The global cinema advertising market is expected to be worth $4.6bn this year, representing a 6.8% rise from 2018.
This is ahead of WARC’s all media growth forecast of 4.6% for 2019 (to $624.9bn), and places cinema as the second-fastest growing ad medium this year, behind internet as a whole.
Further, cinema’s 0.7% share of global adspend is expected to hold steady in 2019, making it the only medium other than internet not to lose share. Indeed, figures from WARC’s Adspend Database show that cinema’s share of global adspend has dipped only twice since 1980: once in 1994 and again in 2013.
Data show that growth in cinema ad investment has generally tracked ahead of other traditional media since 1995, and consistently so since 2014. Severe losses in print advertising business skew this comparison to a degree, but the trend is still apparent with print removed.
Adspend per admission has grown steadily over the long term in the UK, rising from £0.18 in 1980 to £1.43 last year, when 177m admissions were recorded – the highest on record. Beyond the UK, European advertisers spent 1.5 times more on cinema per admission than in the US last year when measured in Purchasing Power Parity (PPP) terms (so as to remove the distorting effects of exchange rate fluctuations).
Research by UNIC has found that the number of films screened in European cinemas (including the UK) has almost doubled over the last 15 years, with the highest growth recorded in Estonia (+175%), the UK (+112%), Poland (+102%) and Germany (+60%).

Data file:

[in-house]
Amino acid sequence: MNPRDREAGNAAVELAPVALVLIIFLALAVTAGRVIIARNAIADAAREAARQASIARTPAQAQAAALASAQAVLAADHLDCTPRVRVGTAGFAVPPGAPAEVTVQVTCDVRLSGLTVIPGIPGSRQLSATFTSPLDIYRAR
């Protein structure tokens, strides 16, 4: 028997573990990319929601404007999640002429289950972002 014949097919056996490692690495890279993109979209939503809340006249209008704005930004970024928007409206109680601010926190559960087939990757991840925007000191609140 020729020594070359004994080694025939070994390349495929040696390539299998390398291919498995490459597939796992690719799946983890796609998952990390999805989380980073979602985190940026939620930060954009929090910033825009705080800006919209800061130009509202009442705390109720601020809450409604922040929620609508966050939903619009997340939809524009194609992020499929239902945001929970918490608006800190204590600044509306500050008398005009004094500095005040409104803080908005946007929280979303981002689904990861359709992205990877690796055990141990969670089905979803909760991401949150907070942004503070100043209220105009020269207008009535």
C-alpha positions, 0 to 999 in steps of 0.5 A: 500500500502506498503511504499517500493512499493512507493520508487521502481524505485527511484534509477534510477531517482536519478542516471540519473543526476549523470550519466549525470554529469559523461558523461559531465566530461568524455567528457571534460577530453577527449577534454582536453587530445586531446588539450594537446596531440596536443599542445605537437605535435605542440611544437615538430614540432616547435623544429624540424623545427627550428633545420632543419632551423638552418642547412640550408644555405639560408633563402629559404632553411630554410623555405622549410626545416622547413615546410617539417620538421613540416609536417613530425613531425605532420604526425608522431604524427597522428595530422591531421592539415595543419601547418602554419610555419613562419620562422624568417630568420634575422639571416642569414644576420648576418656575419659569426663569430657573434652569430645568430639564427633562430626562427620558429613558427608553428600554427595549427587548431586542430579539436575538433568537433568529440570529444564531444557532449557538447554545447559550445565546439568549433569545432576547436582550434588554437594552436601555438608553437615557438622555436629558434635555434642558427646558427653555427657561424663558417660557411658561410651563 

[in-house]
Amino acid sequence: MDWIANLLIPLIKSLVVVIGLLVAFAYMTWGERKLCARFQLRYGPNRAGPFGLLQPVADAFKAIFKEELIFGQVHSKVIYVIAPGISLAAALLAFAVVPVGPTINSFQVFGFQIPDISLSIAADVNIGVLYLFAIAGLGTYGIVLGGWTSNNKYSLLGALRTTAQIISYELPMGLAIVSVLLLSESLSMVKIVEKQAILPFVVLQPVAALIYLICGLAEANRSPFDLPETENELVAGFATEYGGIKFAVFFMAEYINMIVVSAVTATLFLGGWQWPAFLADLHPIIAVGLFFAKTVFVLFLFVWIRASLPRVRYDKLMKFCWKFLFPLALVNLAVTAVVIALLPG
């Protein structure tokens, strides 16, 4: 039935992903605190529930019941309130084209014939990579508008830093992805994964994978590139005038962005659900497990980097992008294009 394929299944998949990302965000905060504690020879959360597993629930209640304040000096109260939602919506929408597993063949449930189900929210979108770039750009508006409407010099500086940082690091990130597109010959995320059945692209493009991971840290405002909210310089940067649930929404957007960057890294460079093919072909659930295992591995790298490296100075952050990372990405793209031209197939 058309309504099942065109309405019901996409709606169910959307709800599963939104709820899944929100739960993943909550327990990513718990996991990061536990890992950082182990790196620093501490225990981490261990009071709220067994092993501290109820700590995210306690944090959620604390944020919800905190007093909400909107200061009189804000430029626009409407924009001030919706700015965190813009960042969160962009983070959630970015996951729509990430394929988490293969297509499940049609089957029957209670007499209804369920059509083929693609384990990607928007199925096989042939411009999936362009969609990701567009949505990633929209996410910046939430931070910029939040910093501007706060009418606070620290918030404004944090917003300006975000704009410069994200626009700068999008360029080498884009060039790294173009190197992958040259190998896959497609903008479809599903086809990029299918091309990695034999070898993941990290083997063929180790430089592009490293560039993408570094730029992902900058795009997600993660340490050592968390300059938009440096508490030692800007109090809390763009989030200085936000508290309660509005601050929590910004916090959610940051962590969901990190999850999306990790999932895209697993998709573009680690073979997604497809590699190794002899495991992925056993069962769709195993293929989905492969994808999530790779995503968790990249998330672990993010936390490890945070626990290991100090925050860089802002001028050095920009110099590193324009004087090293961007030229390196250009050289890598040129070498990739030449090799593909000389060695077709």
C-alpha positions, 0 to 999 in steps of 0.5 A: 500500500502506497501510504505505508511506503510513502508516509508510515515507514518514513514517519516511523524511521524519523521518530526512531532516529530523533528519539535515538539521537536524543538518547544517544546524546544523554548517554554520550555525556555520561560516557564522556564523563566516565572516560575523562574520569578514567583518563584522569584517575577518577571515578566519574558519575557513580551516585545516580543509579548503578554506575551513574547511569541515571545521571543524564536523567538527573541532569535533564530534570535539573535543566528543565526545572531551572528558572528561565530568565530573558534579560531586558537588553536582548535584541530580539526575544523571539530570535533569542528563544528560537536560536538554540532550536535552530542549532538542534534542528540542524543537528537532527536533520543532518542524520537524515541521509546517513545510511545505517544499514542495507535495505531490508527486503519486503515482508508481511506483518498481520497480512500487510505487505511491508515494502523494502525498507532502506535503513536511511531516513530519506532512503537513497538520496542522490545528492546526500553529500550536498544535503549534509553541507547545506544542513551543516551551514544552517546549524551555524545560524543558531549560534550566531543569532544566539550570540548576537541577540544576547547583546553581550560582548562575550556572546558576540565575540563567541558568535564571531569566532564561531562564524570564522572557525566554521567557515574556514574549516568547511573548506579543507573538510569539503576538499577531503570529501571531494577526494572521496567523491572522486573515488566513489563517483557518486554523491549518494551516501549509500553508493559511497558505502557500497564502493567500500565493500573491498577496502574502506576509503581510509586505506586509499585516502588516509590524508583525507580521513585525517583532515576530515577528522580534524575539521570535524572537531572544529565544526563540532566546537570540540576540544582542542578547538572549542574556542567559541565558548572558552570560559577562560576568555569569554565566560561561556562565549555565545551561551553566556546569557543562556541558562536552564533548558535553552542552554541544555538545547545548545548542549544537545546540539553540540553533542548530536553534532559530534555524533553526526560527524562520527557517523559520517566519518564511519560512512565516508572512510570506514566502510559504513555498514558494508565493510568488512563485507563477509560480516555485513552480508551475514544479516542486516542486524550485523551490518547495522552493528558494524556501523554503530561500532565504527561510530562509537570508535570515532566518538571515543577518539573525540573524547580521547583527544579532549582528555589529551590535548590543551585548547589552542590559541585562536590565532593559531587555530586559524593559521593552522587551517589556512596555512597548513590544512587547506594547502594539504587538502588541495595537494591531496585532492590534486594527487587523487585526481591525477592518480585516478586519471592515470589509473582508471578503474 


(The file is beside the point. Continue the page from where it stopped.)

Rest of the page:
Ancillary research by the European Audiovisual Council, published this month, shows that China became the largest export market for European films in terms of admissions in 2017. China accounted for 37% of cumulative admissions to European films outside of Europe, compared to 28% for North America and 24% for Latin America. However, the US and Canada remained the most significant export market for European films in terms of gross box office earnings.
Cinema attracts a younger, more affluent audience who tend to be lighter TV viewers and who‘ve paid to give their undivided attention to the big screen. In the UK, DCM research shows that ABC1 adults visit the cinema 6.6 times in an average year, ahead of the all adult rate of 6.0. Further, those aged 16–34 visit 7.5 times in an average year, while main shoppers with children visit 5.6 times per year on average.
Captive audiences viewing high-quality ads in an emotional atmosphere is a draw for advertisers. Research from Ebiquity shows that cinema scores higher than all other media in regard to triggering an emotional response in audiences, getting ads noticed, and offering a brand-safe environment. As well as long-term brand building, cinema can also work for short-term activation: media can be bought by audience, specific film, location, genre and showing time for targeting. Cinemas are also close to retail outlets and, by extension, a point of purchase: 42% of consumers surveyed by DCM stated that they went for food or drink after seeing a movie.